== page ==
Coach Fox also thought that C2P can help teams overcome a lot of obstacles during practice. Without having to worry about wind or shouting, players are just able to hear instruction better with the C2P system directly in their helmets.
When asked if he would be worried if his opponents had C2P as part of their practices and he didn’t, he said,
“I wouldn’t like it. It gives a team a definite advantage especially in game preparations. Communication is critical in the game of football. Making it easier and more effective will only make your preparations for the game better as well."
The Nebraska Shrine Bowl is an end-of-the-year chance for graduating high school seniors to play one last game before moving on to their next opportunities. Seniors from all over the state of Nebraska are combined into North and South teams and are coached over a one week period (13 practices) by a new Head Coach with new offensive and defensive schemes. The entire experience culminates in the Shrine Bowl Game, this year played on June 4, with all of the proceeds from the game going to benefit Shrine Hospitals.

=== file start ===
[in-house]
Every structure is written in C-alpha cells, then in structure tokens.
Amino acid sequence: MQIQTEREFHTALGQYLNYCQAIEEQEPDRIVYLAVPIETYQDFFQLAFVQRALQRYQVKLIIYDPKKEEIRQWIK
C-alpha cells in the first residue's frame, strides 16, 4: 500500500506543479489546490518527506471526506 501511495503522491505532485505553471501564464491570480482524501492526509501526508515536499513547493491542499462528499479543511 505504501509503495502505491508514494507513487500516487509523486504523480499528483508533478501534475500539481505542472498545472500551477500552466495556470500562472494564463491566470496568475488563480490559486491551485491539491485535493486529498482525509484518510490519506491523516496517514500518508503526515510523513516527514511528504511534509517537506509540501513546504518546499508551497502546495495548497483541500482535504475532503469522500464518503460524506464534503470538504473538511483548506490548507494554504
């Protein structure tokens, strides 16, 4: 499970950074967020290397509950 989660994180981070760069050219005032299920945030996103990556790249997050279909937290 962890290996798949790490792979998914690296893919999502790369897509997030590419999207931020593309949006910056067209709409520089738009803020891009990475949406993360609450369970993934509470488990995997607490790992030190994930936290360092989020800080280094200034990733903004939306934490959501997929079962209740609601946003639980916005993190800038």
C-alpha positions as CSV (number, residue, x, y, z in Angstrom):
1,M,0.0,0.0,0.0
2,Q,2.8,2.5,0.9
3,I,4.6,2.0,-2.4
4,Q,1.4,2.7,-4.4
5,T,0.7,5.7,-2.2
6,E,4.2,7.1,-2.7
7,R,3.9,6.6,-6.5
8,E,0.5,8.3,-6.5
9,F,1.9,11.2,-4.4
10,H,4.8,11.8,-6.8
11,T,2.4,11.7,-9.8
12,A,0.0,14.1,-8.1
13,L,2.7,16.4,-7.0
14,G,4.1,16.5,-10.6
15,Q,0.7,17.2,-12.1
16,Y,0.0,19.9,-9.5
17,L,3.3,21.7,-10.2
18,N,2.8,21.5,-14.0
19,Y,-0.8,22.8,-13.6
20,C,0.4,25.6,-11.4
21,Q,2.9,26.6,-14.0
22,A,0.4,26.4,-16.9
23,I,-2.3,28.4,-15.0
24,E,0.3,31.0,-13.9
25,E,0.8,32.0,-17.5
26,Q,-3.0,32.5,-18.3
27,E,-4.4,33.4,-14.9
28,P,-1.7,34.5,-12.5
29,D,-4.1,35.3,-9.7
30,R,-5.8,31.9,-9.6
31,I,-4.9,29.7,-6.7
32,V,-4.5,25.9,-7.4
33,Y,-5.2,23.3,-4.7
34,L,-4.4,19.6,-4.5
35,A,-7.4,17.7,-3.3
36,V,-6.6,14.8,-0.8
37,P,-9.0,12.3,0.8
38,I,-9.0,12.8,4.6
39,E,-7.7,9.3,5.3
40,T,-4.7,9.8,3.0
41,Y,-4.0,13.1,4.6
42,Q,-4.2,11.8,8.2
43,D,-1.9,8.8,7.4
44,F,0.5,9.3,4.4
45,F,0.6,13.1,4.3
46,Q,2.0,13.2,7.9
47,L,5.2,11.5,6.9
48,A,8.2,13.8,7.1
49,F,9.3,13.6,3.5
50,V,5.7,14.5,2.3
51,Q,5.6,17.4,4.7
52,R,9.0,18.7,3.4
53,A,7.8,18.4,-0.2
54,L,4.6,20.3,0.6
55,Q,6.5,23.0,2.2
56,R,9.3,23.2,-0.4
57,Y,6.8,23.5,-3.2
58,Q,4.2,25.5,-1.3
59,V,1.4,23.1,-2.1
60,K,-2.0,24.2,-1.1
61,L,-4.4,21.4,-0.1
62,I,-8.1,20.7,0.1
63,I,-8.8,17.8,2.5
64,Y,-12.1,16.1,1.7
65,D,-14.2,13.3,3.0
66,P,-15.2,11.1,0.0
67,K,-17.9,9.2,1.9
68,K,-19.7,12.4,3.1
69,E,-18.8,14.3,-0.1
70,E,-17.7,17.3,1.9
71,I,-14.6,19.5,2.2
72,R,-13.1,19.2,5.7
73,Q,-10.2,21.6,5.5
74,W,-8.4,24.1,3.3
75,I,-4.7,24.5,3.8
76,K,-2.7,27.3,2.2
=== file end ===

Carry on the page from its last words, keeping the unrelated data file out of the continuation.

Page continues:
This year, GSC wanted to be able to give back to the community and test the latest editions of the Coach-to-Player (C2P) helmet communication systems by lending the technology to both teams to be used as part of practices and in the the game itself. GSC was interested in seeing how well the teams would be able to integrate plays and strategies into both newly formed teams that had never before worked with one another.